was successfully added to your cart.

Self Mastery: What is it and How do you Get it?

Get Unstuck

The following excerpt is taken from “Get Unstuck, Stay Unstuck and do What you are”

Self Mastery: What is it and how do we Get it?

The Dichotomous Nature of Self Mastery

CropperCapture[614]

Corollary Twenty-Two:

 You might recall from an earlier chapter, corollary twenty two from the Law of Reciprocity.

Life is intrinsically dichotomous, thus fundamentally dissonant. It is a “two edged sword”, “a two sided coin”, “six of one, half dozen of another”, “the lesser of two evils”, “neither this nor that”, the “devil and the deep blue sea”, “people want to have their cake and eat it too”, a “rock and a hard place”.

This means three things:

1)  Both people in an argument are (usually) right, and wrong.

2)  The answer to everything is, “It depends”.

3)  Everybody is “stuck” about something.

 

The Masterful Leader

 CropperCapture[615]

If the notion of dichotomy as stated above is true then above all we need judgment, to know when and the degree to use or apply one attribute in a given situation as opposed to the other.

You will note that the term I have coined for the leader who is able to move seamlessly and easily from one side of Self Mastery to the other as needed, is Masterful Leader.

The Masterful Leader realizes that the important thing is not to get the right strategy but get the strategy right.

That means that we have in our (rather varied) repertoire whatever response is needed (the opposite reaction nestled within either side of our brain) given the task, situation or challenge that life is proffering at any given moment.

Like a master chef you will need to use your judgment and sprinkle these ingredients into your situation judiciously.

On the chart on the next page you will see the recipe for self mastery, the eight attributes of people who prevail in the face of adversity.

The important point is to have all eight attributes in your repertoire and at the ready at a moment’s notice.

Also note how the two dichotomous sides of self mastery are fundamentally driven by the two opposite sides of the brain, the right and the left brain.

On the one hand the attributes (contemplative, analytical, patient and cautious) in column one correspond to the Passive and Reflective left hemisphere in the brain,.

On the other hand the attributes in column two (competitive, confident, full steam ahead) are driven by the more Aggressive and Active right hemisphere of the brain.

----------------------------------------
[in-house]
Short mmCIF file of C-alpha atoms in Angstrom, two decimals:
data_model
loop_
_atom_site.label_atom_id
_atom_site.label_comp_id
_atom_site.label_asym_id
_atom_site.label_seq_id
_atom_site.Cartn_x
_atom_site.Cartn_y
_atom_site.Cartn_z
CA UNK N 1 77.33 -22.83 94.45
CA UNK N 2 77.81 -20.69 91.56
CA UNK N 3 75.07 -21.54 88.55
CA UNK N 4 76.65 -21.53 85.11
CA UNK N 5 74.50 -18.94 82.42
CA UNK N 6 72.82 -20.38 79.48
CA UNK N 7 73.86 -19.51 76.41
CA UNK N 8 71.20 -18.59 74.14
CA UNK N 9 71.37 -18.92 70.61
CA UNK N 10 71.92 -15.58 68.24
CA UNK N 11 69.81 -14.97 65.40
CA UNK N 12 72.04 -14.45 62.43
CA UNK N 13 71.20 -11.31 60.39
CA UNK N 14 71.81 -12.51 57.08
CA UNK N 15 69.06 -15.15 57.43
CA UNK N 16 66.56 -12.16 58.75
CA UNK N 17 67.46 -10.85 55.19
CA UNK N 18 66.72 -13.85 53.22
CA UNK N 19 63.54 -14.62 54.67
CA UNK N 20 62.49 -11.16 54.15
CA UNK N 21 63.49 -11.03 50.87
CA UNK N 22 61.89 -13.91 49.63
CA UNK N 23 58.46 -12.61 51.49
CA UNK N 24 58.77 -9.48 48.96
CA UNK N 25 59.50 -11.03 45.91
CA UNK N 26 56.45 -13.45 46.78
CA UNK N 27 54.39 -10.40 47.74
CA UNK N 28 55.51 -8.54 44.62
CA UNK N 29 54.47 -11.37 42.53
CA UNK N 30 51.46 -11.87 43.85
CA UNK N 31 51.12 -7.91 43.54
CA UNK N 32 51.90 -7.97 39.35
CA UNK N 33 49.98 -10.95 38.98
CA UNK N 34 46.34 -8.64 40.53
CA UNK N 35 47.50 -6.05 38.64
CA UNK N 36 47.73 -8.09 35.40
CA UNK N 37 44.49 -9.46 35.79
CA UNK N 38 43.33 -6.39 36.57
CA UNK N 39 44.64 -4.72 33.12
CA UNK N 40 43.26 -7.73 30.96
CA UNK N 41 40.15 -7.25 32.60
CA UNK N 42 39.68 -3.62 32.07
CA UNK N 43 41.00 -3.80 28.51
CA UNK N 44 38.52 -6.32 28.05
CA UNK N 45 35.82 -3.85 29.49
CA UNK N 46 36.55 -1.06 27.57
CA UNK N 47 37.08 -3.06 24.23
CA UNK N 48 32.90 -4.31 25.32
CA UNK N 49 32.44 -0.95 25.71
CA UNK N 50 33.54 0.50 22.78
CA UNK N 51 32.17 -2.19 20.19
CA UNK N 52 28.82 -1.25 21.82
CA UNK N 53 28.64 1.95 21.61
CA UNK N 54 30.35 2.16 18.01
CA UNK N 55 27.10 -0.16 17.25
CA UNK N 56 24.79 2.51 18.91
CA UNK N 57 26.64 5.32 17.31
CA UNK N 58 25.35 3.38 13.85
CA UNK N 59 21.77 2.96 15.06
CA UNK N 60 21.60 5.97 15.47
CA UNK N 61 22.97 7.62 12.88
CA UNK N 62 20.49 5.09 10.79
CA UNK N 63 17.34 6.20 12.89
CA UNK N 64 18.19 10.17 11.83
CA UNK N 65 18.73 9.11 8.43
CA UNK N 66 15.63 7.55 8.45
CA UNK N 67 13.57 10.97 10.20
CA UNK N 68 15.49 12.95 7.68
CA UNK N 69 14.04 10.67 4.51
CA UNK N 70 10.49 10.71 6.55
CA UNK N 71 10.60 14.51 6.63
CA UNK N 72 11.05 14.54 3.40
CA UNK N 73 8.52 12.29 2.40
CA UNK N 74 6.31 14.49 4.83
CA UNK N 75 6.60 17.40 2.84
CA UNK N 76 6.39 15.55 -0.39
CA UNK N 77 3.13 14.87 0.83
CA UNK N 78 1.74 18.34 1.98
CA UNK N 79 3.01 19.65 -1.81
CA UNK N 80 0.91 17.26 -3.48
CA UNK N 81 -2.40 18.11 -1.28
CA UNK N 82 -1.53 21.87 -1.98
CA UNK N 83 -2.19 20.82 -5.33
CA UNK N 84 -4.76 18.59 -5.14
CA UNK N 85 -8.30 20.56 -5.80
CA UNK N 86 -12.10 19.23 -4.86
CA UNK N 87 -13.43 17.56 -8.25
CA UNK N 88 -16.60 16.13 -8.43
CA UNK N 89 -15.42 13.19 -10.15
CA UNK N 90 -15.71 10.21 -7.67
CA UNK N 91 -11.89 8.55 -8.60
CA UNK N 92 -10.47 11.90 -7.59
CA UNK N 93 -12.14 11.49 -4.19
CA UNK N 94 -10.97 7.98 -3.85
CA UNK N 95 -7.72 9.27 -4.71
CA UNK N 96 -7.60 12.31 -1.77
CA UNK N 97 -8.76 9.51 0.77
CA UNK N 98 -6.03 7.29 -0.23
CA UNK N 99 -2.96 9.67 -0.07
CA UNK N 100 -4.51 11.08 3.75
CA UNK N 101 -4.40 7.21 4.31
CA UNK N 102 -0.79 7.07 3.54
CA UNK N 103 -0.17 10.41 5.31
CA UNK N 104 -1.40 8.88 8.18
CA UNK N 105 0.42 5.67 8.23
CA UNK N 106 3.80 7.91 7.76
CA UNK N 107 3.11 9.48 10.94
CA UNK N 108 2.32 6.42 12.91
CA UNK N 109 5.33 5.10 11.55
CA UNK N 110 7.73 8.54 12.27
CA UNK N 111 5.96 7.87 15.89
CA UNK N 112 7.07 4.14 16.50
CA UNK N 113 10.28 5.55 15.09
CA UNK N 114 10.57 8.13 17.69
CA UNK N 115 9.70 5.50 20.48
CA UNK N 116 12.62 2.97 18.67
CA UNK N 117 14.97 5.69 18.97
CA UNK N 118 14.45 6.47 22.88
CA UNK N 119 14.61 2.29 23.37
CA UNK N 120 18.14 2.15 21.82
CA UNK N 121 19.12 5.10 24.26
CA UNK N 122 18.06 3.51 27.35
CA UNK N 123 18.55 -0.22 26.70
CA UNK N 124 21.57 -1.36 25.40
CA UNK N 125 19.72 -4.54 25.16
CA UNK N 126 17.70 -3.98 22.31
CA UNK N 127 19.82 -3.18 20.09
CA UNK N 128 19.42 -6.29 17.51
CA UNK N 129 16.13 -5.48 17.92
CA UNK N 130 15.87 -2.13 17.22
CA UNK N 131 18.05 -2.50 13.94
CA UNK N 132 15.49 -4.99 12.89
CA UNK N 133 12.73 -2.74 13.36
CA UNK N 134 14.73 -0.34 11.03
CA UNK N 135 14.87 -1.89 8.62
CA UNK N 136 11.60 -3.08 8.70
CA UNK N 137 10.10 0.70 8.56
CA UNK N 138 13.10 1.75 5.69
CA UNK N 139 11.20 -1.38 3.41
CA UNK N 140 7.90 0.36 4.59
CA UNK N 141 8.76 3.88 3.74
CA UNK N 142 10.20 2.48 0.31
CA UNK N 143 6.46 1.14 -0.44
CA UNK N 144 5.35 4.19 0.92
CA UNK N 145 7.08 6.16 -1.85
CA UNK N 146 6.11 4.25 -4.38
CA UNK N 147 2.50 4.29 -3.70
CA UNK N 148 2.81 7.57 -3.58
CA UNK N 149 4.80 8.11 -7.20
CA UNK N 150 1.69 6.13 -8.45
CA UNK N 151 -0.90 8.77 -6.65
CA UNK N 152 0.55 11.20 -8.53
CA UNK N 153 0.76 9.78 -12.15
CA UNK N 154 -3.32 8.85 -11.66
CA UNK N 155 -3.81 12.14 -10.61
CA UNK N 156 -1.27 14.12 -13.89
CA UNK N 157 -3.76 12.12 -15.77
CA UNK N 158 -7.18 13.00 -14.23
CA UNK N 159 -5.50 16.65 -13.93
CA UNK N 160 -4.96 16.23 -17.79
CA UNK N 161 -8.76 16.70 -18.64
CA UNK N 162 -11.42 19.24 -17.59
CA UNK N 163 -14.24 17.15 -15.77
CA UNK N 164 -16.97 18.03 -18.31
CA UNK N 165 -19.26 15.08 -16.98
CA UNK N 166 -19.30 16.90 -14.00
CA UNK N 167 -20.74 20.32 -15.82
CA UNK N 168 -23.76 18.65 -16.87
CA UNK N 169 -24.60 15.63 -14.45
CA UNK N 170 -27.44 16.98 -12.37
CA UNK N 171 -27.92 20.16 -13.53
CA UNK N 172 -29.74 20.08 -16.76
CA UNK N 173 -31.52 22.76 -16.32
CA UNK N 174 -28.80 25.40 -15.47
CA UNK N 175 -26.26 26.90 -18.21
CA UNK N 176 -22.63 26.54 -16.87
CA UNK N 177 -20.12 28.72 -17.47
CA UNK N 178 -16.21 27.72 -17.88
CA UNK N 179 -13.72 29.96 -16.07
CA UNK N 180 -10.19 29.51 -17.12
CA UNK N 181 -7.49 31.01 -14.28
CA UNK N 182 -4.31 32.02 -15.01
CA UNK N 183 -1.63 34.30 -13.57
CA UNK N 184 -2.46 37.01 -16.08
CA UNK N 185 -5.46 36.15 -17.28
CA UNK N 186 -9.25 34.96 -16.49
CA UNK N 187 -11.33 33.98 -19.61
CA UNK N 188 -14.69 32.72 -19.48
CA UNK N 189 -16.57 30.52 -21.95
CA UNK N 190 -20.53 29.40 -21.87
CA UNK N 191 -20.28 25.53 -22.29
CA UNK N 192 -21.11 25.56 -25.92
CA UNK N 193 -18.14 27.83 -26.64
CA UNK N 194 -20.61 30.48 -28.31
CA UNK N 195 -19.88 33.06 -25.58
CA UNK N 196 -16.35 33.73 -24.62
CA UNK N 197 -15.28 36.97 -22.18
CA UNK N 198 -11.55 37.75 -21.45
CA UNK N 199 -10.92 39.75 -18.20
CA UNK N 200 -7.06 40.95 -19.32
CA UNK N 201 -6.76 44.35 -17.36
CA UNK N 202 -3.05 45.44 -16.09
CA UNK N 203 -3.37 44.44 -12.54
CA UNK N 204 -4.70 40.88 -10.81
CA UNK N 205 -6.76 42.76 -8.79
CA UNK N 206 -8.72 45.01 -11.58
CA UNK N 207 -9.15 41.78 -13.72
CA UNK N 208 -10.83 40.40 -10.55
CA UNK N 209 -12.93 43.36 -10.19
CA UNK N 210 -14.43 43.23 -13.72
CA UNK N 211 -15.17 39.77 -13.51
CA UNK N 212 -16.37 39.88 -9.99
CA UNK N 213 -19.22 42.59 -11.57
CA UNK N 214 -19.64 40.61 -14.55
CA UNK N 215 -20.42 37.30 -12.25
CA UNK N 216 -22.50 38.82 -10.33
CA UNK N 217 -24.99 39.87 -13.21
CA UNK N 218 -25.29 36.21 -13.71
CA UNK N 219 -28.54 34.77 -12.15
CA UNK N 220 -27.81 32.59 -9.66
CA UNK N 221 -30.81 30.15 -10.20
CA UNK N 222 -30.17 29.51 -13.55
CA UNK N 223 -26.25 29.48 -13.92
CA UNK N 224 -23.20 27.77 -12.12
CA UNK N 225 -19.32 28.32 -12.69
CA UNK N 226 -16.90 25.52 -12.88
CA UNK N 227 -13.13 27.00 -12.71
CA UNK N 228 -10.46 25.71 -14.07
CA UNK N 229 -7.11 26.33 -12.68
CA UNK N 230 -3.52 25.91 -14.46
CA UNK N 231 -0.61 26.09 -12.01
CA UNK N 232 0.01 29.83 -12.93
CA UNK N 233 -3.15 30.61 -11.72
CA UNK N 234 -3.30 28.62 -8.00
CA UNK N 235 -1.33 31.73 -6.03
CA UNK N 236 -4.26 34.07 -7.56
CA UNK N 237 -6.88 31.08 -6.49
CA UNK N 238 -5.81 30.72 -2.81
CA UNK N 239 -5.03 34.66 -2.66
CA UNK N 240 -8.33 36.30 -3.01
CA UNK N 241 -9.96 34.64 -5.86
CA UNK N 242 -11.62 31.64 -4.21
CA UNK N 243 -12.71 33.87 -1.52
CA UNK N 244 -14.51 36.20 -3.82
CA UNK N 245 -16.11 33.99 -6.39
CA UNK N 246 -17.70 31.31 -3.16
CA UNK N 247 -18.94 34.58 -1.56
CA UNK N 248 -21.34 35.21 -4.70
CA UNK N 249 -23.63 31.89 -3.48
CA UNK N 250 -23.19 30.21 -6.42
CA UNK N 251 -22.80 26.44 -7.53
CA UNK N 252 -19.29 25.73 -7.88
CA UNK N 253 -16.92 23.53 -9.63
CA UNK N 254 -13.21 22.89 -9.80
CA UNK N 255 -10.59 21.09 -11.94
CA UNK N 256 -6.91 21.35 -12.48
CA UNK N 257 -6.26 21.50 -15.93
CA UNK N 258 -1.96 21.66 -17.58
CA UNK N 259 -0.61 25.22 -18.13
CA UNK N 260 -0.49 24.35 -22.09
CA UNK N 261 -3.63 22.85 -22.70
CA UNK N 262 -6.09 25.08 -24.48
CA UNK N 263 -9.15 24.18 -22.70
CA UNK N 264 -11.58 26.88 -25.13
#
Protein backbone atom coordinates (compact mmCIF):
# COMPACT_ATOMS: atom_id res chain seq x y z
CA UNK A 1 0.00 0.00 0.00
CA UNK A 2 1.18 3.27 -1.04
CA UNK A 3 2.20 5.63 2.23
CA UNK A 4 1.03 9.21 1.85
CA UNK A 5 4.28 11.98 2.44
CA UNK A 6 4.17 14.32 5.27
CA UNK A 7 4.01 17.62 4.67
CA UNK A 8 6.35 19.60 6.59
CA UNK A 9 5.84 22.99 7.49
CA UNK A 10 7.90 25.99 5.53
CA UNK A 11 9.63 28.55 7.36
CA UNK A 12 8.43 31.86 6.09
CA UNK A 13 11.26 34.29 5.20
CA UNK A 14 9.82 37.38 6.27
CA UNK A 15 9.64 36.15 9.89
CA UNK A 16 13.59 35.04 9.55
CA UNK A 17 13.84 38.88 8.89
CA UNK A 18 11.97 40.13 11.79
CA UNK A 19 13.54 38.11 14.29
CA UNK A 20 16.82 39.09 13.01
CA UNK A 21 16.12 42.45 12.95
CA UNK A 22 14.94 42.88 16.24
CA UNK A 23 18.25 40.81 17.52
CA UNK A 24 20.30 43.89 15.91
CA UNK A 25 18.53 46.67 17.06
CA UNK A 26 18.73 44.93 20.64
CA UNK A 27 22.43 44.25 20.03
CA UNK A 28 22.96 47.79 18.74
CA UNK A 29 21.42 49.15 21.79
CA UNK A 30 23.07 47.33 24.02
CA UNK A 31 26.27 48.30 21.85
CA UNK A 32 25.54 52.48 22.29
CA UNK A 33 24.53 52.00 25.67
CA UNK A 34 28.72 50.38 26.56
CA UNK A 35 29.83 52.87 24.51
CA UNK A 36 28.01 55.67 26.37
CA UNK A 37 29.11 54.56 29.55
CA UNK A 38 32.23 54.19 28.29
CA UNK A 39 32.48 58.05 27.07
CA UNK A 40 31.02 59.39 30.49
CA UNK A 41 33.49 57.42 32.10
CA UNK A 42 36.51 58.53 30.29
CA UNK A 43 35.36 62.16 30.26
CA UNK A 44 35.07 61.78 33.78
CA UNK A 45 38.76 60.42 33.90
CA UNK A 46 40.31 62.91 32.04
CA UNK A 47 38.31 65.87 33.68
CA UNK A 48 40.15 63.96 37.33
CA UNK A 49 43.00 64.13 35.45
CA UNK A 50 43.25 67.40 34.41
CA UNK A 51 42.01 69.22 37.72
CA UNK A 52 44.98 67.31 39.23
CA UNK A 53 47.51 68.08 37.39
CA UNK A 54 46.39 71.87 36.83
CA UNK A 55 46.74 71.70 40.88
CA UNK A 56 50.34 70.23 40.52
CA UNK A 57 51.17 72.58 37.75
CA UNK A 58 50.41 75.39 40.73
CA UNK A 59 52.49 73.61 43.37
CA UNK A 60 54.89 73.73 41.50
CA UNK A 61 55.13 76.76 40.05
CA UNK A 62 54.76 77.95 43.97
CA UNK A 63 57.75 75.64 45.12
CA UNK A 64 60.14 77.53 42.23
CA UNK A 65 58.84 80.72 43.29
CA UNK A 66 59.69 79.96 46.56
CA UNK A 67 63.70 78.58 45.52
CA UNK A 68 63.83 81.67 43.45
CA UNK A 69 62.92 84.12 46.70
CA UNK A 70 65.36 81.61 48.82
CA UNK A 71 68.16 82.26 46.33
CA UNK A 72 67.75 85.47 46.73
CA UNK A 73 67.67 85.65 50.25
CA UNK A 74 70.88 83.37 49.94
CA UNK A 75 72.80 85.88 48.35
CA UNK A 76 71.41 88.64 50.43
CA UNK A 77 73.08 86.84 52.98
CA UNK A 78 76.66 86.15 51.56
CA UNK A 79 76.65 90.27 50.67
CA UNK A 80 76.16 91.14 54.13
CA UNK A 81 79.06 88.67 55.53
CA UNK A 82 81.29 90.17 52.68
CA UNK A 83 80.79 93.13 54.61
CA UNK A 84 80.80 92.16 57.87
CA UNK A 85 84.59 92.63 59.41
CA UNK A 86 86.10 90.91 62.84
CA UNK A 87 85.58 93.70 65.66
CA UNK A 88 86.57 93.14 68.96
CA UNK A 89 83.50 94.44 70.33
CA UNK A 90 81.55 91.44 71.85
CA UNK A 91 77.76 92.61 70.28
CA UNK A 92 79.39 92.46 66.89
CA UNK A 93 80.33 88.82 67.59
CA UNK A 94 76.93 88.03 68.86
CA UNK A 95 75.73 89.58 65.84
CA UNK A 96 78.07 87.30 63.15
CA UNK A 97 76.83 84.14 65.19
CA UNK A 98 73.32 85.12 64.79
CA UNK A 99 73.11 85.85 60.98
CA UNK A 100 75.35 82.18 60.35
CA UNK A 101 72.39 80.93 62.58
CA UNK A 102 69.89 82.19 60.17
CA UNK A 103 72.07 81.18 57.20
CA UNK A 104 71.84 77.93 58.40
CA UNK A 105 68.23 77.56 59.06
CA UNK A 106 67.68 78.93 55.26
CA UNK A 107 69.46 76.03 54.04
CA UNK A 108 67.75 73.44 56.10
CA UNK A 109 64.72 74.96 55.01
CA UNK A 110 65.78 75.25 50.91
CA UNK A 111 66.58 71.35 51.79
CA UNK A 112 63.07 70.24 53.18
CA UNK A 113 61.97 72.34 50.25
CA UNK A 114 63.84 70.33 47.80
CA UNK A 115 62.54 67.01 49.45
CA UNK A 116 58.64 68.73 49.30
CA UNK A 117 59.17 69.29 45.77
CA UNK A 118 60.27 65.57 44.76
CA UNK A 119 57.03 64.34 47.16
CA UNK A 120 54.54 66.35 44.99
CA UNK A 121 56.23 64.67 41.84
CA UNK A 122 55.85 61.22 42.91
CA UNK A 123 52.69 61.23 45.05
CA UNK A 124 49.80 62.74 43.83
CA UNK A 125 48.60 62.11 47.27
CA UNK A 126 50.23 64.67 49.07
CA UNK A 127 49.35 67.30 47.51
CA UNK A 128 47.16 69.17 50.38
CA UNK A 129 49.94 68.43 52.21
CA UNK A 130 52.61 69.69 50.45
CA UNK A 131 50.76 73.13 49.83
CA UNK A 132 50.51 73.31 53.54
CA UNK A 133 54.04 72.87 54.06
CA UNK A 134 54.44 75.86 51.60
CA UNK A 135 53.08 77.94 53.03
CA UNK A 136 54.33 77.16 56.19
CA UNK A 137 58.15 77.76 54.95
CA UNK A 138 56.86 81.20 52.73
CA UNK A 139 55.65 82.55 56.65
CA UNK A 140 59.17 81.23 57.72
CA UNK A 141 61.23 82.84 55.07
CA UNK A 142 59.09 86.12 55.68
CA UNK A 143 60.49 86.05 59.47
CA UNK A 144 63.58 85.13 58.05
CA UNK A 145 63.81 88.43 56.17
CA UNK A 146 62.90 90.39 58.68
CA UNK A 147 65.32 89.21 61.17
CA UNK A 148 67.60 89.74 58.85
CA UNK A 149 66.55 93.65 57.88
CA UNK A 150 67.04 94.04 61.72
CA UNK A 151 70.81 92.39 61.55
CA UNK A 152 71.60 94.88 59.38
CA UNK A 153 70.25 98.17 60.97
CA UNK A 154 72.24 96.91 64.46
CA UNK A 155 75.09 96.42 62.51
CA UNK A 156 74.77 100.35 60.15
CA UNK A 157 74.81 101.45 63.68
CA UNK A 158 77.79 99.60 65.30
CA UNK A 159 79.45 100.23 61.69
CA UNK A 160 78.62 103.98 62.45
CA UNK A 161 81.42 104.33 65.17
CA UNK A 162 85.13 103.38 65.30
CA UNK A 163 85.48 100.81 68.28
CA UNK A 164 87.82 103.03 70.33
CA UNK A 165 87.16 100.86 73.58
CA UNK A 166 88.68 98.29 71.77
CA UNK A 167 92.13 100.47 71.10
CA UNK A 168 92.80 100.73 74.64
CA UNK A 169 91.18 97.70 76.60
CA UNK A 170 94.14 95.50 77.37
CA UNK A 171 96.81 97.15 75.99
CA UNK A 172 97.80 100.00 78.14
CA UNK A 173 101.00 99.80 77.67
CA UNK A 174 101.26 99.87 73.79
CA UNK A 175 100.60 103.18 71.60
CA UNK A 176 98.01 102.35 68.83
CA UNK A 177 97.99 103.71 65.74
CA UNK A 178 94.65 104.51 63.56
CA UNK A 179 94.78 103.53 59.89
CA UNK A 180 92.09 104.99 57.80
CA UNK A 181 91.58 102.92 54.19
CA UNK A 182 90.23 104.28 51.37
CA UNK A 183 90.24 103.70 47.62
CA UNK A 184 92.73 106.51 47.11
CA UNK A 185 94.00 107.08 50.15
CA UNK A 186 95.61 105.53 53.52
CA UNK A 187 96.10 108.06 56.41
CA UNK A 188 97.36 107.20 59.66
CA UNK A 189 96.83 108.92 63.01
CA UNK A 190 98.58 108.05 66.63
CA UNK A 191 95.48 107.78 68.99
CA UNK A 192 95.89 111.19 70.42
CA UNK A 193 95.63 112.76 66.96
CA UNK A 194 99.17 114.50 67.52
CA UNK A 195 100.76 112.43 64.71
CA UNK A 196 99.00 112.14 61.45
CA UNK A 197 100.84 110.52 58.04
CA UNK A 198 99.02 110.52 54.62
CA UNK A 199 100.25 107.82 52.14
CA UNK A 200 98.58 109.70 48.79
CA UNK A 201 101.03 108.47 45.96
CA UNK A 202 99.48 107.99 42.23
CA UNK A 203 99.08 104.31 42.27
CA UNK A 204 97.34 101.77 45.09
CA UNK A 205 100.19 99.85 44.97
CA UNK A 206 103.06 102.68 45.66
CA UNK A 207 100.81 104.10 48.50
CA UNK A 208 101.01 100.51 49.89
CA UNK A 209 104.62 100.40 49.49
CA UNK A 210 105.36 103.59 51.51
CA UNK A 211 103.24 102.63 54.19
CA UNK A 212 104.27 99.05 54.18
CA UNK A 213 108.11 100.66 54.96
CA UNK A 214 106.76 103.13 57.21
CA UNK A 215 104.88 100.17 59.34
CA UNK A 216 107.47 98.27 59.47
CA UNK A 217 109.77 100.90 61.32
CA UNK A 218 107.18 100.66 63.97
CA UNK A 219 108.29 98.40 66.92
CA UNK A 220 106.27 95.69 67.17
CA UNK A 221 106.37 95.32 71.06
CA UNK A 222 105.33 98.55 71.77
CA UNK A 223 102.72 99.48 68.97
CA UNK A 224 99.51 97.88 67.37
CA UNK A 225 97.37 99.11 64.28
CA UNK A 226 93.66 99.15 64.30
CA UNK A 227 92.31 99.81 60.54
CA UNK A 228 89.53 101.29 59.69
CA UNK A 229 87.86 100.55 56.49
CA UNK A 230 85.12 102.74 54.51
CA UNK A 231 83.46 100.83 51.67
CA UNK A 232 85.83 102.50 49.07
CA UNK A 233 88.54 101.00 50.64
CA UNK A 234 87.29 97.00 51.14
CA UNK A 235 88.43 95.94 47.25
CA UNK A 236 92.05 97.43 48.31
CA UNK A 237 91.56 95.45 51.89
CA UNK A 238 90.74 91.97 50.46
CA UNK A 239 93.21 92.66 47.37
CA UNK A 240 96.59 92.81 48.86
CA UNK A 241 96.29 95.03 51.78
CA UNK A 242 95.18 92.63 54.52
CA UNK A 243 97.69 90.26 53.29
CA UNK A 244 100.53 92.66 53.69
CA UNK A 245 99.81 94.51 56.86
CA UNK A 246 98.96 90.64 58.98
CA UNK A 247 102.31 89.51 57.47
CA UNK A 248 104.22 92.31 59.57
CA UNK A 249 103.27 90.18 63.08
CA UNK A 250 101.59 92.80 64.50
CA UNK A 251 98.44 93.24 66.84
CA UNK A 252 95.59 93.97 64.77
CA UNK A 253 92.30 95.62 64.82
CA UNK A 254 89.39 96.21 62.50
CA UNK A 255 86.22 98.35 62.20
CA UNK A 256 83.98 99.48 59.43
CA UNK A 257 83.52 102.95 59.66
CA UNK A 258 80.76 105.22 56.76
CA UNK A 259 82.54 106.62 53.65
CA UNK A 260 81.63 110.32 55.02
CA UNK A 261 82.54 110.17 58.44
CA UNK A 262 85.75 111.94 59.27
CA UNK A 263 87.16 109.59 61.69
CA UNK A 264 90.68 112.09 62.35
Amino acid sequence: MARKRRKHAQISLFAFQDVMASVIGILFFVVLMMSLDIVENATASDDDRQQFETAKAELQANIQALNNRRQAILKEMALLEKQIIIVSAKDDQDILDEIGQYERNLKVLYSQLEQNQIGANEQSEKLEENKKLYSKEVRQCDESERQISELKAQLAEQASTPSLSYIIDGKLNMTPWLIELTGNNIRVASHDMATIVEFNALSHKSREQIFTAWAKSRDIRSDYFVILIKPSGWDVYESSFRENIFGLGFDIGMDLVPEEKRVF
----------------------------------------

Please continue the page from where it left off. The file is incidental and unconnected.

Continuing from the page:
Knowing, using and mastering all eight attributes in either column when they are needed is crucial to the development of self mastery.

In other words, this is how to be efficacious about being efficacious.

 

The Eight Dichotomous Attributes of Self Mastery

 CropperCapture[613]

 

 Dichotomous Attribute One

On the one (the Passive/Reflective) Hand, they are Contemplative

CropperCapture[739]

Leaders with self mastery accept failure.

There is a catchy slogan in business, sports and even the military: Failure is not an option.

It might sound good, but for Masterful Leaders, pioneers, visionaries, and other people who accomplish much, failure is frequently an option.

That’s because they attempt things that are hard to do.

Most Masterful Leaders hate to fail.

But if it happens, they fail productively.

They are contemplative.

They look for insights that can be gleaned from their failures, the way Thomas Edison learned things from his dead experiments that helped other inventions succeed.

Some Masterful Leaders learn to fail fast, because they’re able to quickly recognize their own mistakes.

They’re comfortable with the risk of failure because they’ve worked up to it, usually by overcoming smaller setbacks and learning how to recover.

The ability to take prudent risks, the kind of risks most people need to take if they want to be successful, depends on a willingness to accept failure, if it happens.

For people who don’t acknowledge the possibility of failure, taking risks can be a terrifying experience, because any outcome other than success seems like a catastrophe.

 

Dichotomous Attribute One

On the other (the Aggressive/Active) Hand, they are Competitive

CropperCapture[738]

They have more than passion.

Most Masterful Leaders start with passion, but they often discover that passion isn’t enough.

In addition to passion, success requires drive, which is a lot more scarce than passion.

They will do whatever it takes to win.

They are competitive.

We need to fill in gaps in our own knowledge, at our own expense, in order to capitalize on our passion.

Passion is a powerful motivator, but it also has a way of leading Masterful Leaders into trouble, since they’re willing to take risks to pursue it.

But passion doesn’t always get us out of trouble.

That takes a higher form of resilience.

 

Dichotomous Attribute Two

On the one (the Passive/Reflective) Hand, they are Catalytic

CropperCapture[741]

They Change Their Minds Sometimes

Webster defines the word catalytic as something a substance, causing a chemical reaction to happen more quickly.

In other words, Masterful Leaders are catalytic in their thinking and know how to slow down in order to speed up.

Whatever you think your dream is now it will probably change.

The need to discard old thinking and reprogram your dreams and ambitions is so common that it’s practically an adult rite of passage.

Yet a lot of people cling too long to ideas that won’t get them anywhere.

Changing your mind often means you have to be able to recognize your own mistakes and discover the flaws in your own thinking.

Recognizing your own flaws is difficult but Masterful Leaders are able to do it because they have confidence in their ability to adjust and they’re not afraid to be wrong.

Making the best decisions possible with the information you have at the time.

Fresh information, including new insights into mistakes you may have made, may require new decisions. Modifying your dreams and ambitions is often the best way to attain them.

 

Dichotomous Attribute Two

On the other (the Aggressive/Active) Hand, they are Contrarian